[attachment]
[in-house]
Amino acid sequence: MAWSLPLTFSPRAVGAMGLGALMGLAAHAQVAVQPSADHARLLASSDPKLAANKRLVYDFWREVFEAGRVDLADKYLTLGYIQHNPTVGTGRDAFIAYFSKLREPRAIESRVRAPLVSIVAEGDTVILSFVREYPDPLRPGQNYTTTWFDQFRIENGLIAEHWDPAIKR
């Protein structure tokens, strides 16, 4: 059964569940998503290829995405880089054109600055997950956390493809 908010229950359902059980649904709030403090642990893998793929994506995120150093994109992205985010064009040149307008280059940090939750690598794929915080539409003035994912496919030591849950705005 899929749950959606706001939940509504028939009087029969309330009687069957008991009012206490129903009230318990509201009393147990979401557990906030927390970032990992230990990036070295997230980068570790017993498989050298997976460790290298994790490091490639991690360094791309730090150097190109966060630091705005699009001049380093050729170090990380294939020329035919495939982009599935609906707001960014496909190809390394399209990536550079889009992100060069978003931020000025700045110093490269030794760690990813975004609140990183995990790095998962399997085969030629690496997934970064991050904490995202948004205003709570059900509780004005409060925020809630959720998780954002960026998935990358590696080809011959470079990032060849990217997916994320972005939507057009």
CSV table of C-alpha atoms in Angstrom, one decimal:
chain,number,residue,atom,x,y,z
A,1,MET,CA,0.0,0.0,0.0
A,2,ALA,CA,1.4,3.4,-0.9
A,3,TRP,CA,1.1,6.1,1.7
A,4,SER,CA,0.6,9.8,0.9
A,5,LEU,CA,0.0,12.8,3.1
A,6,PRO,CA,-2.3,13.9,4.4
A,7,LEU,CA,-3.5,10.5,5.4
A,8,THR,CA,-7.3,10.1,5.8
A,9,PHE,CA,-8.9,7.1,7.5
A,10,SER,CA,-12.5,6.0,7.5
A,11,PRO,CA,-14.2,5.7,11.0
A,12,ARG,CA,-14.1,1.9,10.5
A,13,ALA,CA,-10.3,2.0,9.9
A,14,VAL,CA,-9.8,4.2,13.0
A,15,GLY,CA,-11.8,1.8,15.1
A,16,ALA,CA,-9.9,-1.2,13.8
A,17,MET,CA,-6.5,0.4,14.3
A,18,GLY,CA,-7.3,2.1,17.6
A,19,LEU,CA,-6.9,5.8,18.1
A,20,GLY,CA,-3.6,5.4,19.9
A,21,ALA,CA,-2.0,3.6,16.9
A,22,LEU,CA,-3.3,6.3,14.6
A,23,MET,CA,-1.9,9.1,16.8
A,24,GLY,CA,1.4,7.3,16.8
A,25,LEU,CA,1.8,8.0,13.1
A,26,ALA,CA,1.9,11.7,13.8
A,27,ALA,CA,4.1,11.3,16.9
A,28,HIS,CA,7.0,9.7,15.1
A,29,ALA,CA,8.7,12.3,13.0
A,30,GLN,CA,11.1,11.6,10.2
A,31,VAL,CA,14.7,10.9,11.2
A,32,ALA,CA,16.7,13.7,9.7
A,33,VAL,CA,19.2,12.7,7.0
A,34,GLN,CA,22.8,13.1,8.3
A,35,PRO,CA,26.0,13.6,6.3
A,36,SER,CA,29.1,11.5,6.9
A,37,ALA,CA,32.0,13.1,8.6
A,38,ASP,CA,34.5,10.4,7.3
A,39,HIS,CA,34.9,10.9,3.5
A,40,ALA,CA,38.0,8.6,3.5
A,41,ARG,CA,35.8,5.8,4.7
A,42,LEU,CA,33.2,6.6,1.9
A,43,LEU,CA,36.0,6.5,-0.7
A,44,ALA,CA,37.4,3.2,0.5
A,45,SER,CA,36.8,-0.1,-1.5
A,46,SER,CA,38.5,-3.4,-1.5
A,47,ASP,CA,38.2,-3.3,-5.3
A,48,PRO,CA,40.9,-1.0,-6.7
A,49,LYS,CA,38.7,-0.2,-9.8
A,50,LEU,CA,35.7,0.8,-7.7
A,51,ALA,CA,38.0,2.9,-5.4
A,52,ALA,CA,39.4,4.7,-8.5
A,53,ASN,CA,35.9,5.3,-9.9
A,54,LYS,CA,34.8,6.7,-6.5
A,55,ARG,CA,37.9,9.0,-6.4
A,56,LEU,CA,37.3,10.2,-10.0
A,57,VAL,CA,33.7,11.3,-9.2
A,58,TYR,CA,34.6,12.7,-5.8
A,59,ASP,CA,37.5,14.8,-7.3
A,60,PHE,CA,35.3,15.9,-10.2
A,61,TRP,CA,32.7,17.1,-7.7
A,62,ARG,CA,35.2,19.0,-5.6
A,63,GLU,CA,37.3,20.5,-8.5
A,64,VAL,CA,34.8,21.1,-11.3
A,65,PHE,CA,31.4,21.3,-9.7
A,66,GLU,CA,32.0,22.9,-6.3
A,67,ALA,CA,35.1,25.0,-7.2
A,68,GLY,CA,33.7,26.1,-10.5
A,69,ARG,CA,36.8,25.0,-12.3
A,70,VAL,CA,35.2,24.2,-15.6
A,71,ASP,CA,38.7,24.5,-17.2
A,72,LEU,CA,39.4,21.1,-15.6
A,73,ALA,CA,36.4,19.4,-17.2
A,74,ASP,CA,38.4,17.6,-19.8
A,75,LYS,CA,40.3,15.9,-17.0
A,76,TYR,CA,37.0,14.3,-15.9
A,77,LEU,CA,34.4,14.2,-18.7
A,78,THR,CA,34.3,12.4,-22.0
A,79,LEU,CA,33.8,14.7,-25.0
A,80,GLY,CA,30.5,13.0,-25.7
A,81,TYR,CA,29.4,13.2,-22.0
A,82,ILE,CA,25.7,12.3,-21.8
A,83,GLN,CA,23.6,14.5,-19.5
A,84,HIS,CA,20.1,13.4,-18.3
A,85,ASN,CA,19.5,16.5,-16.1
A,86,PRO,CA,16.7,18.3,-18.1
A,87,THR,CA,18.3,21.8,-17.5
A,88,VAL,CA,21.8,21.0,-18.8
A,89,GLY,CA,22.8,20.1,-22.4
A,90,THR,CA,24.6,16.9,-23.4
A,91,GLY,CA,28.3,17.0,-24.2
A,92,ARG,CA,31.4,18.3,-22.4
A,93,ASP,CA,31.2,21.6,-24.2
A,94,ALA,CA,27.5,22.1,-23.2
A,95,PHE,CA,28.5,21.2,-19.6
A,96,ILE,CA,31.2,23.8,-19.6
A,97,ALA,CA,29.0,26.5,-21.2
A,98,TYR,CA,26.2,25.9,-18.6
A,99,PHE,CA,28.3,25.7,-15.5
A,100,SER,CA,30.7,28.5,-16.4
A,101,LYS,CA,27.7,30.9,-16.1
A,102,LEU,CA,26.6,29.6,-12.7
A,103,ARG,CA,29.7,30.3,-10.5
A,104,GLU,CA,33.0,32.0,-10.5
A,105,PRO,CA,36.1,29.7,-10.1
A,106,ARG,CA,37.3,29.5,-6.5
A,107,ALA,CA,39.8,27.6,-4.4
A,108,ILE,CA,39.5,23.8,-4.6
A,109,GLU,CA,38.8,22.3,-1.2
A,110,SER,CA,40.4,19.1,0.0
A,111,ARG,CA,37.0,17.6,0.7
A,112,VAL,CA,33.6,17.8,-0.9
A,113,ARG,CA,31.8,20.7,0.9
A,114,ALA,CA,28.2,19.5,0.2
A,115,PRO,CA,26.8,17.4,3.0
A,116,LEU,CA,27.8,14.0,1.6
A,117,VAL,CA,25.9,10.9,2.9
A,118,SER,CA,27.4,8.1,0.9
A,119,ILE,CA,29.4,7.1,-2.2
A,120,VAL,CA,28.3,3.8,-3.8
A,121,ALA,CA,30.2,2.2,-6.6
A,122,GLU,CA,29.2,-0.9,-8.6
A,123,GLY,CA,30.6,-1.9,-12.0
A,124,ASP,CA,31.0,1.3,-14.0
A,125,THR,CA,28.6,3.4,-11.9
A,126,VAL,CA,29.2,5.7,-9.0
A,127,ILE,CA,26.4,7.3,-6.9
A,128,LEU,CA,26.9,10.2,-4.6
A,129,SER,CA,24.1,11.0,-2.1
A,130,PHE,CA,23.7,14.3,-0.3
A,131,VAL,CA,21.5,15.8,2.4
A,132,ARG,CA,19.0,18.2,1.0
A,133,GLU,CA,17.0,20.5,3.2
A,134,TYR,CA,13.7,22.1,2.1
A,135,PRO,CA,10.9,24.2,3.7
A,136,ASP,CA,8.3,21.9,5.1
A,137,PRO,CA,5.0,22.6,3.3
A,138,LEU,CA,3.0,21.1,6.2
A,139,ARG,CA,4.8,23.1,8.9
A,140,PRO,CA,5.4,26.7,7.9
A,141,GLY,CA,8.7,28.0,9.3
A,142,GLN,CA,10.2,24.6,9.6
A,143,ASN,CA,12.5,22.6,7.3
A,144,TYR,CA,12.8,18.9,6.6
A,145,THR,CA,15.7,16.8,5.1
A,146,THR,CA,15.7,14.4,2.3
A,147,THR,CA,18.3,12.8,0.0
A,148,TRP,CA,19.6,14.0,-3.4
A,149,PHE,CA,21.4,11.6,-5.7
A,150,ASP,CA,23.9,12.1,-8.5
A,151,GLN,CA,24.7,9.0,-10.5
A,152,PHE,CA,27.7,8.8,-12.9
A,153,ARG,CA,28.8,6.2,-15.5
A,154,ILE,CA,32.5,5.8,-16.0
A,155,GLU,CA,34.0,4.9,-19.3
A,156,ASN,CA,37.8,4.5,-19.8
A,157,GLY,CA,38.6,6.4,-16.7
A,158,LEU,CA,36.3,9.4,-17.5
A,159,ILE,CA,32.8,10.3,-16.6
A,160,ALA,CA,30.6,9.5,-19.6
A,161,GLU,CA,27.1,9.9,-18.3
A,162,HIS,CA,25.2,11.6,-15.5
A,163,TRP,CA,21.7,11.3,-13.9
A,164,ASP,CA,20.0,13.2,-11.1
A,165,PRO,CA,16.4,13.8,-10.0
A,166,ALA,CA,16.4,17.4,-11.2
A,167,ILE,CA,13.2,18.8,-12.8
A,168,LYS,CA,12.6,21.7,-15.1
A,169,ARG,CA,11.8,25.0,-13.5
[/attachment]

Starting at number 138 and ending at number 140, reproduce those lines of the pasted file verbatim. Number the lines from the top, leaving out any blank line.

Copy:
A,133,GLU,CA,17.0,20.5,3.2
A,134,TYR,CA,13.7,22.1,2.1
A,135,PRO,CA,10.9,24.2,3.7